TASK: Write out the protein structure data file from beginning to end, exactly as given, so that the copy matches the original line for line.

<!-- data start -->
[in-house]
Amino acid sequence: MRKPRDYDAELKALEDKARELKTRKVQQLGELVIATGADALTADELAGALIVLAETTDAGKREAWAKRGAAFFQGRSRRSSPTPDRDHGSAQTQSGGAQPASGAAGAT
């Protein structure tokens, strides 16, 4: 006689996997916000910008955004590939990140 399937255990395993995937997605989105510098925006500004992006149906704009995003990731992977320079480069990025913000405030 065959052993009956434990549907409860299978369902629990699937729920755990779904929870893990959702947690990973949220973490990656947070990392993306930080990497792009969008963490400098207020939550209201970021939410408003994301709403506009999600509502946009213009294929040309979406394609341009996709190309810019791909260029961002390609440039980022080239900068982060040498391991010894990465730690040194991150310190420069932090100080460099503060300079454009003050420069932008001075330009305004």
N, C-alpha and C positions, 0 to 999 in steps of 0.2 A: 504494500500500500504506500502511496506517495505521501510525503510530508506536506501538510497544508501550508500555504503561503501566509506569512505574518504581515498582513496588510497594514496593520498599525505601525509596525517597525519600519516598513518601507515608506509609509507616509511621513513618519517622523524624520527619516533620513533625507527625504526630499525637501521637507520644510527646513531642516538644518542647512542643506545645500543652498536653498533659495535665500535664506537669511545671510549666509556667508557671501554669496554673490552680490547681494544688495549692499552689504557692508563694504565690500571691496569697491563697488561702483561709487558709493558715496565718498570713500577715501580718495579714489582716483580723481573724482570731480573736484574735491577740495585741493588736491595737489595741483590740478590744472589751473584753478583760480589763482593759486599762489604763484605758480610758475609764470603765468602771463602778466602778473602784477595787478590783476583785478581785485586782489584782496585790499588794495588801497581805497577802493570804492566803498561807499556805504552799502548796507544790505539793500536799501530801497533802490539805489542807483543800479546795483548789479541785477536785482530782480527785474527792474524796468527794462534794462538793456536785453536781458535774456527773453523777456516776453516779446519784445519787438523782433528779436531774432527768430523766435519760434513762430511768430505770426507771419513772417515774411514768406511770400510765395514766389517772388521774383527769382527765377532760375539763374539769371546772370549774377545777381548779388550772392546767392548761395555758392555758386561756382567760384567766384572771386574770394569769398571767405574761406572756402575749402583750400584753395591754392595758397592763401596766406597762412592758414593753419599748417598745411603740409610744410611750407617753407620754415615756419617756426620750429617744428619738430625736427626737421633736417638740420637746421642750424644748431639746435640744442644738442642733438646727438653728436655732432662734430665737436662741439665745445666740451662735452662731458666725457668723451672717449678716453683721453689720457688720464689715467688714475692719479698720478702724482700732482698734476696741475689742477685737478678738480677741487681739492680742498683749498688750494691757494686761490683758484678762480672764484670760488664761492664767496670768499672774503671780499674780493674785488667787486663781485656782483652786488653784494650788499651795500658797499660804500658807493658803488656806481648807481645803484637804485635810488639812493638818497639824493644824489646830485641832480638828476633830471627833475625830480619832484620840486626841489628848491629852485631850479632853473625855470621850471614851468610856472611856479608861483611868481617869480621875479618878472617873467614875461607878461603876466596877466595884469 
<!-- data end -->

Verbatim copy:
[in-house]
Amino acid sequence: MRKPRDYDAELKALEDKARELKTRKVQQLGELVIATGADALTADELAGALIVLAETTDAGKREAWAKRGAAFFQGRSRRSSPTPDRDHGSAQTQSGGAQPASGAAGAT
């Protein structure tokens, strides 16, 4: 006689996997916000910008955004590939990140 399937255990395993995937997605989105510098925006500004992006149906704009995003990731992977320079480069990025913000405030 065959052993009956434990549907409860299978369902629990699937729920755990779904929870893990959702947690990973949220973490990656947070990392993306930080990497792009969008963490400098207020939550209201970021939410408003994301709403506009999600509502946009213009294929040309979406394609341009996709190309810019791909260029961002390609440039980022080239900068982060040498391991010894990465730690040194991150310190420069932090100080460099503060300079454009003050420069932008001075330009305004």
N, C-alpha and C positions, 0 to 999 in steps of 0.2 A: 504494500500500500504506500502511496506517495505521501510525503510530508506536506501538510497544508501550508500555504503561503501566509506569512505574518504581515498582513496588510497594514496593520498599525505601525509596525517597525519600519516598513518601507515608506509609509507616509511621513513618519517622523524624520527619516533620513533625507527625504526630499525637501521637507520644510527646513531642516538644518542647512542643506545645500543652498536653498533659495535665500535664506537669511545671510549666509556667508557671501554669496554673490552680490547681494544688495549692499552689504557692508563694504565690500571691496569697491563697488561702483561709487558709493558715496565718498570713500577715501580718495579714489582716483580723481573724482570731480573736484574735491577740495585741493588736491595737489595741483590740478590744472589751473584753478583760480589763482593759486599762489604763484605758480610758475609764470603765468602771463602778466602778473602784477595787478590783476583785478581785485586782489584782496585790499588794495588801497581805497577802493570804492566803498561807499556805504552799502548796507544790505539793500536799501530801497533802490539805489542807483543800479546795483548789479541785477536785482530782480527785474527792474524796468527794462534794462538793456536785453536781458535774456527773453523777456516776453516779446519784445519787438523782433528779436531774432527768430523766435519760434513762430511768430505770426507771419513772417515774411514768406511770400510765395514766389517772388521774383527769382527765377532760375539763374539769371546772370549774377545777381548779388550772392546767392548761395555758392555758386561756382567760384567766384572771386574770394569769398571767405574761406572756402575749402583750400584753395591754392595758397592763401596766406597762412592758414593753419599748417598745411603740409610744410611750407617753407620754415615756419617756426620750429617744428619738430625736427626737421633736417638740420637746421642750424644748431639746435640744442644738442642733438646727438653728436655732432662734430665737436662741439665745445666740451662735452662731458666725457668723451672717449678716453683721453689720457688720464689715467688714475692719479698720478702724482700732482698734476696741475689742477685737478678738480677741487681739492680742498683749498688750494691757494686761490683758484678762480672764484670760488664761492664767496670768499672774503671780499674780493674785488667787486663781485656782483652786488653784494650788499651795500658797499660804500658807493658803488656806481648807481645803484637804485635810488639812493638818497639824493644824489646830485641832480638828476633830471627833475625830480619832484620840486626841489628848491629852485631850479632853473625855470621850471614851468610856472611856479608861483611868481617869480621875479618878472617873467614875461607878461603876466596877466595884469 